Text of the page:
By Jim Vitale
For years we have been driving youth away from our congregations with the best of intentions. This four-part blog series, based on a lecture given at the 2023 Upper Susquehanna Synod Assembly helps us take a look at what we’re doing wrong and offers a framework for how we can do youth ministry differently.
Part 1: Meet Dietrich
You probably know theologian Dietrich Bonhoeffer for his books The Cost of Discipleship or Life Together or for his involvement in a plot to overthrow Hitler. What you probably didn’t know is that he actually spent much of his pastoral career as a youth minister. In the early 1930s, after a failed attempt at campus ministry, his supervisors sent him to teach a confirmation class in the small town of Wedding, northwest of Berlin. This placement seemed perfect for the brilliant theologian who spent most of his time with youth; however, upon arrival he learned his new position wouldn’t be simple: the young boys of this confirmation class had killed their previous teacher.
Bonhoeffer arrived in Wedding and met with one pastor Maller, the previous instructor. As they climbed the stairs to the classroom, the boys stood at the rail above showering Bonhoeffer and Maller with banana peels and paper and screaming at the top of their lungs. Mounting the stairs, Maller shoved all the boys into the classroom, turned to Bonhoeffer, and said, “They’re yours!” Then he slammed the door and stormed away. Within a couple weeks, Maller died of heart failure. It seems his heart could not handle the bedlam the boys created.
It’s tempting, in a situation like this, to view these children simply as a problem to be solved. They are misbehaving, refusing to learn the spiritual and doctrinal lessons their pastor is teaching. The answer, and what Pastor Maller attempted, seems fairly straightforward: discipline them. The teacher must find a way to get them to calm down, be quiet, sit still, pay attention, learn what they must learn, and get through the confirmation class and, later, the confirmation ceremony.
Now, most of us aren’t facing a gang of youths who are contemplating bedlam or murder; yet we still follow in Pastor Maller’s footsteps. Parents and grandparents entrust their children to us to be instructed in the faith. And we do our best to get them to youth group or Sunday school (arguably the hardest step and a whole other conversation), then we beg them to sit still, making the lesson as entertaining as possible so that we might have a fighting chance at holding their attention. And we hope that if we can manage to pull this off every Sunday or Wednesday for a couple years then they will be ready to be confirmed.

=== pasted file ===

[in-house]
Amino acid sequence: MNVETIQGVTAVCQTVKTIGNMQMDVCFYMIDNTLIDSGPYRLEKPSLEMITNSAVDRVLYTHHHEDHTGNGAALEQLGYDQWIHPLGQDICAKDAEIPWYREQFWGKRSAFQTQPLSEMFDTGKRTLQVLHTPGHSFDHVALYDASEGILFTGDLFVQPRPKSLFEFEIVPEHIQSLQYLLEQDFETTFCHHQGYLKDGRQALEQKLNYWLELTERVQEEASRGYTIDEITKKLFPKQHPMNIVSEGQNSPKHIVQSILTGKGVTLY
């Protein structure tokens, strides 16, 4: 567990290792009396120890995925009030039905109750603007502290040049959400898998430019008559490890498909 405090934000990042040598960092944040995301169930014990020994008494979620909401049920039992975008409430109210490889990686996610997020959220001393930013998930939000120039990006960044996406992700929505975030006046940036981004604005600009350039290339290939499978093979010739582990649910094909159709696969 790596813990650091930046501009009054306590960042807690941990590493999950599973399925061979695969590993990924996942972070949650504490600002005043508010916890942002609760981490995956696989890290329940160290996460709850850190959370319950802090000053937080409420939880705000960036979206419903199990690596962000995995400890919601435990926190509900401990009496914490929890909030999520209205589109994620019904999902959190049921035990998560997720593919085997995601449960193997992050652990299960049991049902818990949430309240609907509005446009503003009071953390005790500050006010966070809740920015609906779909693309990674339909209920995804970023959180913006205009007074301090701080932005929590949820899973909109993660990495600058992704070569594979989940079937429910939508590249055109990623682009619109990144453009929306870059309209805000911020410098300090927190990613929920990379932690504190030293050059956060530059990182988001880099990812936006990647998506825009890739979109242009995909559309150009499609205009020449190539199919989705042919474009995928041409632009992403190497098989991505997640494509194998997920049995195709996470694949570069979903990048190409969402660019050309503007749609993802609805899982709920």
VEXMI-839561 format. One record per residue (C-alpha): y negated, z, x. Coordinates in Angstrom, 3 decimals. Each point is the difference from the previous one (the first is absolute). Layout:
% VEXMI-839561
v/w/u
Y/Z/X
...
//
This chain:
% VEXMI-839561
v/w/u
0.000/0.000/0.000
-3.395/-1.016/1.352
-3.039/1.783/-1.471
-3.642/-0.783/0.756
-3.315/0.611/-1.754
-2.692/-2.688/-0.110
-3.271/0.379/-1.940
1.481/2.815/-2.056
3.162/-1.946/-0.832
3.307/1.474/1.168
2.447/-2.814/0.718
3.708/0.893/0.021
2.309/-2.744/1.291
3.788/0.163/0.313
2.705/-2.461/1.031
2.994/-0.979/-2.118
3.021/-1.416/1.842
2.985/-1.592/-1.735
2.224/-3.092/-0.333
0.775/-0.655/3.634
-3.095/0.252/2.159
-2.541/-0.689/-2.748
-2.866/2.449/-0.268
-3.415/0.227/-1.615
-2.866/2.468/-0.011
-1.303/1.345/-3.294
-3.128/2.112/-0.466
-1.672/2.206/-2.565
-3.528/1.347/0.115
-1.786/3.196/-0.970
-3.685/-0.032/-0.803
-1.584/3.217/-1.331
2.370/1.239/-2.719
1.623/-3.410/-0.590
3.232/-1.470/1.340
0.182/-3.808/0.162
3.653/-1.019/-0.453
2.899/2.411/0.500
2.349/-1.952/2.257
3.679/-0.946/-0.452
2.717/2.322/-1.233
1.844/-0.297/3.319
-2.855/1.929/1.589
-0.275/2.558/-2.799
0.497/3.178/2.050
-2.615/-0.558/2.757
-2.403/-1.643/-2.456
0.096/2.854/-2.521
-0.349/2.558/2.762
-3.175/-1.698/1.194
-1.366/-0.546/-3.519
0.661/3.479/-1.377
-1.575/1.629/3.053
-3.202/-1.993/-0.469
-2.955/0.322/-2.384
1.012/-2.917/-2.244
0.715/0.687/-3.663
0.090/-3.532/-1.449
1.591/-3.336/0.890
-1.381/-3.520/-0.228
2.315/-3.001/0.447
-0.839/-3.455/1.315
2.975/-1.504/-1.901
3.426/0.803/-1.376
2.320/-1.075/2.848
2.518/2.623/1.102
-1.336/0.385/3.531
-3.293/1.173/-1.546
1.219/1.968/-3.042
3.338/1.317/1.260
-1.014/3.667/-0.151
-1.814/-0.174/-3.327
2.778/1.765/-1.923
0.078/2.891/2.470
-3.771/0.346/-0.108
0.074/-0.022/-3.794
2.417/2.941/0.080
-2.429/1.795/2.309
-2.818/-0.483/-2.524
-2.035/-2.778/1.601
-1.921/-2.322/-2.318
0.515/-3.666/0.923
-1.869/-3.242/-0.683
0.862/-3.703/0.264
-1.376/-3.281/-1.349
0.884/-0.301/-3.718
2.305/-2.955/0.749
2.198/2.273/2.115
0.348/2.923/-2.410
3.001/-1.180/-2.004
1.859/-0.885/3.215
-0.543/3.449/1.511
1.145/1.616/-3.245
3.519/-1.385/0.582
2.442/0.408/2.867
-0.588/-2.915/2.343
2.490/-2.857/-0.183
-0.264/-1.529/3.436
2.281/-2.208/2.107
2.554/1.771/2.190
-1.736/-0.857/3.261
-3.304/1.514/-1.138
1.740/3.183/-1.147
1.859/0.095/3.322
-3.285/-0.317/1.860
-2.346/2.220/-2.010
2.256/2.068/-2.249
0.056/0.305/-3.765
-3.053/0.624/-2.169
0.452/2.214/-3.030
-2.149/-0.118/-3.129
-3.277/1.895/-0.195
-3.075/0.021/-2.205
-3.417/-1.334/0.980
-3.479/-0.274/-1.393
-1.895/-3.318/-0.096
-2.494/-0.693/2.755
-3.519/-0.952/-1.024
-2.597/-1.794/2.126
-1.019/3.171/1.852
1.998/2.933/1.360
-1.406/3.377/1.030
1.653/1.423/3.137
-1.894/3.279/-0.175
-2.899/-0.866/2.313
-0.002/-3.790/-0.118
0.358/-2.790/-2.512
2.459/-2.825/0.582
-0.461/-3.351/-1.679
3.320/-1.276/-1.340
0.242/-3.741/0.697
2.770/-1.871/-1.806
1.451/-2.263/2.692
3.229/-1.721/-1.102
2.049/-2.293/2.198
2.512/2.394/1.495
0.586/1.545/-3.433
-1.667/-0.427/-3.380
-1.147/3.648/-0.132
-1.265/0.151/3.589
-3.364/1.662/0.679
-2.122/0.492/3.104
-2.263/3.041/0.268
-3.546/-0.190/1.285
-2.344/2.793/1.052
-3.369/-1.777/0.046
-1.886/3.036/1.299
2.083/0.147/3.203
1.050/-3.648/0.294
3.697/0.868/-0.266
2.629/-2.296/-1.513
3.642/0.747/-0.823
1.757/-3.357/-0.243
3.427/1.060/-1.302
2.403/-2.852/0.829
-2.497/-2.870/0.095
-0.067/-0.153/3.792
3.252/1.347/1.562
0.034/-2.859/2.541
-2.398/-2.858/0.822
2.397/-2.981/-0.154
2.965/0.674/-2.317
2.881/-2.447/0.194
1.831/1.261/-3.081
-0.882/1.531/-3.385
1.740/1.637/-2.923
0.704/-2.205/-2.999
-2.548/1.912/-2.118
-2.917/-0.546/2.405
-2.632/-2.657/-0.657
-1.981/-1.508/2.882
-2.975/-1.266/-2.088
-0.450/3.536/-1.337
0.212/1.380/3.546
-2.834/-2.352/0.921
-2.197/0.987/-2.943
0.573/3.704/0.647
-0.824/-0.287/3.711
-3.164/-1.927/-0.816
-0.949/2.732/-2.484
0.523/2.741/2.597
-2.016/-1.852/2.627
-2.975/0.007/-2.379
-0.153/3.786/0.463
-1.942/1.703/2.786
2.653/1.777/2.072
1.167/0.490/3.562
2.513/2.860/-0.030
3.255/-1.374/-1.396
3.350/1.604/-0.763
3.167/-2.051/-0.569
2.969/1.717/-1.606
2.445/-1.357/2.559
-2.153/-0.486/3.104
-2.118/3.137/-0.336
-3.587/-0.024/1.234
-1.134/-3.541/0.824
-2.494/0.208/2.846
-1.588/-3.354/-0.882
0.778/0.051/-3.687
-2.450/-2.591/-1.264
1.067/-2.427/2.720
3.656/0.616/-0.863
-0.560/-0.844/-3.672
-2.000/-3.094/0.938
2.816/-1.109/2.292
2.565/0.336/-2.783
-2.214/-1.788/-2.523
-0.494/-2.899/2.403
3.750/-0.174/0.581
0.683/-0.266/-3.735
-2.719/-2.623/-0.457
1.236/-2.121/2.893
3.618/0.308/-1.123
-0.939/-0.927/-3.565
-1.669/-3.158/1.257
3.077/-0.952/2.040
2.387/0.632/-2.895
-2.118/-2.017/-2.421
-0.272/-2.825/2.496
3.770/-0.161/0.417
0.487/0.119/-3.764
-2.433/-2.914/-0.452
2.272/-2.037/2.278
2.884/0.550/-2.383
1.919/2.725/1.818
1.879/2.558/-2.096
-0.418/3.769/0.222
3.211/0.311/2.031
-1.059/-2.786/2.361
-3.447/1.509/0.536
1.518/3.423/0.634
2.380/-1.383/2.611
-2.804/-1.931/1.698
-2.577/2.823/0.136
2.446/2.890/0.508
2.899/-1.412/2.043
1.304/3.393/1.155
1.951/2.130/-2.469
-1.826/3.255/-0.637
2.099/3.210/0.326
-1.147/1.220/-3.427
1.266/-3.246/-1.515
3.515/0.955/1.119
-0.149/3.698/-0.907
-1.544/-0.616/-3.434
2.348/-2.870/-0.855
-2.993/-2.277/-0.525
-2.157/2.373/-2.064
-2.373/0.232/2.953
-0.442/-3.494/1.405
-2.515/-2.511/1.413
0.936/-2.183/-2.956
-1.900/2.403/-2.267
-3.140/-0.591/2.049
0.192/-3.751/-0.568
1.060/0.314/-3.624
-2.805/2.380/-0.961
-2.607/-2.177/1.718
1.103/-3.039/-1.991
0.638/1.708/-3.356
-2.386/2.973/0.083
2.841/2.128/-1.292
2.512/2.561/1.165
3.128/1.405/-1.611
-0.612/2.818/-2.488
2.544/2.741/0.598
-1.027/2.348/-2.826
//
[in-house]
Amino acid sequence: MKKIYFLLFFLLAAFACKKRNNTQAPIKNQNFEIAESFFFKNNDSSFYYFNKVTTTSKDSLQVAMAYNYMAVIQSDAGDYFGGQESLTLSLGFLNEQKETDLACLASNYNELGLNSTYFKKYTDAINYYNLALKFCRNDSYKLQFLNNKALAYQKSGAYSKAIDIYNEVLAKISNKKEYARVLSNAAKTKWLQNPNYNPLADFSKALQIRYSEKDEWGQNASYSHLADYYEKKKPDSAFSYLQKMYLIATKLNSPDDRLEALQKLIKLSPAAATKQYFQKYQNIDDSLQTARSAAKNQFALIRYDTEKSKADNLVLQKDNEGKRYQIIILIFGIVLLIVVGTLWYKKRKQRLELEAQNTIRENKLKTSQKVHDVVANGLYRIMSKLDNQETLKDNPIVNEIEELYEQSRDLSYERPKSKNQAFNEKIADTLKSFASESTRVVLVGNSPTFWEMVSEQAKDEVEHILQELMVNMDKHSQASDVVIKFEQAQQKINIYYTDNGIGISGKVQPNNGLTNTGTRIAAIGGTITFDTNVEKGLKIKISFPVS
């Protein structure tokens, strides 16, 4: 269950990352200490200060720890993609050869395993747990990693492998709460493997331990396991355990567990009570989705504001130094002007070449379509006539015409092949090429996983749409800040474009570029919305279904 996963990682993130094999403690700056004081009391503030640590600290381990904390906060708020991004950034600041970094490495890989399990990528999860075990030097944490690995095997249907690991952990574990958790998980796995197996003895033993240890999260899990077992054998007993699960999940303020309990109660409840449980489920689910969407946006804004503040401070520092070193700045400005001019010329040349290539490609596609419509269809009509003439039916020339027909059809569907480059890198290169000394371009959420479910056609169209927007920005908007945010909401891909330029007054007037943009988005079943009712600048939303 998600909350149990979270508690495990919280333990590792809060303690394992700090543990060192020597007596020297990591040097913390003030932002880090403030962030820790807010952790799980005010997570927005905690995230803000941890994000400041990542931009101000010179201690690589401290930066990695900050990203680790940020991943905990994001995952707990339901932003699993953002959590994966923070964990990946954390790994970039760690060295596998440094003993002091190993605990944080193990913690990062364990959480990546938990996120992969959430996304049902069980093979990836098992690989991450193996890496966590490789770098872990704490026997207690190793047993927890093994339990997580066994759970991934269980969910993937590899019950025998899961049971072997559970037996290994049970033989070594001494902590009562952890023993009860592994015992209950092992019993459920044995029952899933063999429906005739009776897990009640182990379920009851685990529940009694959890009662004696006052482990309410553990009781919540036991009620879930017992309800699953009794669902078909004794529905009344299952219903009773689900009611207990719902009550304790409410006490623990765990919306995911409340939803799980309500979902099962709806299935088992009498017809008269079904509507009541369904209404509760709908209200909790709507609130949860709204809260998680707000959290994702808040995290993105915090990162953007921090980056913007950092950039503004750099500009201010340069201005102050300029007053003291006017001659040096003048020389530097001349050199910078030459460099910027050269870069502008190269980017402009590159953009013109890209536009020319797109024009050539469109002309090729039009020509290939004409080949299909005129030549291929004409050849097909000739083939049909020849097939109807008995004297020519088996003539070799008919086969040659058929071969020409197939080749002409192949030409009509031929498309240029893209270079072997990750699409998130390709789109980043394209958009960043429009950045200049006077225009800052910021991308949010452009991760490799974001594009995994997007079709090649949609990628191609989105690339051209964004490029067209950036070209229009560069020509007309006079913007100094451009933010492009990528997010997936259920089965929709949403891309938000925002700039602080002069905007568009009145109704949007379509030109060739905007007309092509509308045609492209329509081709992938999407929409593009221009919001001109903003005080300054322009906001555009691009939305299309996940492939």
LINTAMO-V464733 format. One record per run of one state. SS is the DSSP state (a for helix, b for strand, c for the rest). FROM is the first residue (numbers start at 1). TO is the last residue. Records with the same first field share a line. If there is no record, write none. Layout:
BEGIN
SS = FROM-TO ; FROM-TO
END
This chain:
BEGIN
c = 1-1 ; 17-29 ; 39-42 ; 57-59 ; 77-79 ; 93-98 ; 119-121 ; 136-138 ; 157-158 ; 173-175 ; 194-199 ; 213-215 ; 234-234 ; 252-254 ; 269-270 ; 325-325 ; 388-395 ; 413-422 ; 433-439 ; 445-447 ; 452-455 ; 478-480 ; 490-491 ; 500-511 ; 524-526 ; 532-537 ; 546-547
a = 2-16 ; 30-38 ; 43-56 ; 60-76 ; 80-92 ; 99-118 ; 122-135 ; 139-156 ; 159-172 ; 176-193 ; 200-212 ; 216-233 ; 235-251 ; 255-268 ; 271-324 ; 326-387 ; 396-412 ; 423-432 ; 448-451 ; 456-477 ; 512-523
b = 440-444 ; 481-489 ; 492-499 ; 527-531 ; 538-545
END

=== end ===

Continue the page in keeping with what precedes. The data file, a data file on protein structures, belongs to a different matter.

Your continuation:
I remember early in my second gig as a youth minister, three newly confirmed students had “graduated” from the confirmation class to the high school youth group. At one point in my lesson, I turned to one of these newly confirmed and asked him who Abraham was, naively assuming he’d know the answer. He gave me the blankest of stares and a shrug. I explained who Abraham was and asked if that rang a bell. Evidently it did not. This boy had just been confirmed. Shouldn’t he know the most basic of Bible characters? If he doesn’t, why did we even confirm him? The goal of confirmation is education, right?
We struggle and strive and fight to educate these youth only to find at the end of confirmation that they have retained remarkably little of what we have taught and that they are no longer even interested in attending church. Typically only 1 out of 5 kids continue to attend church after they are confirmed. We have, it seems, educated the interest right out of them.
Education was Maller’s approach and Maller’s approach killed him.
And, frankly, Maller’s approach is killing our churches, too.
When we start from the assumption that our primary responsibility is to educate the youth of the congregation, we make a mistake. When we start from the assumption that children are the future of the church and therefore must be shaped into “good church folk,” we make a mistake.
In Part 2: Societies vs Communities, we’ll take a look at our current church structure and how it is driving youth away, and we’ll look at a new structure that invites youth in.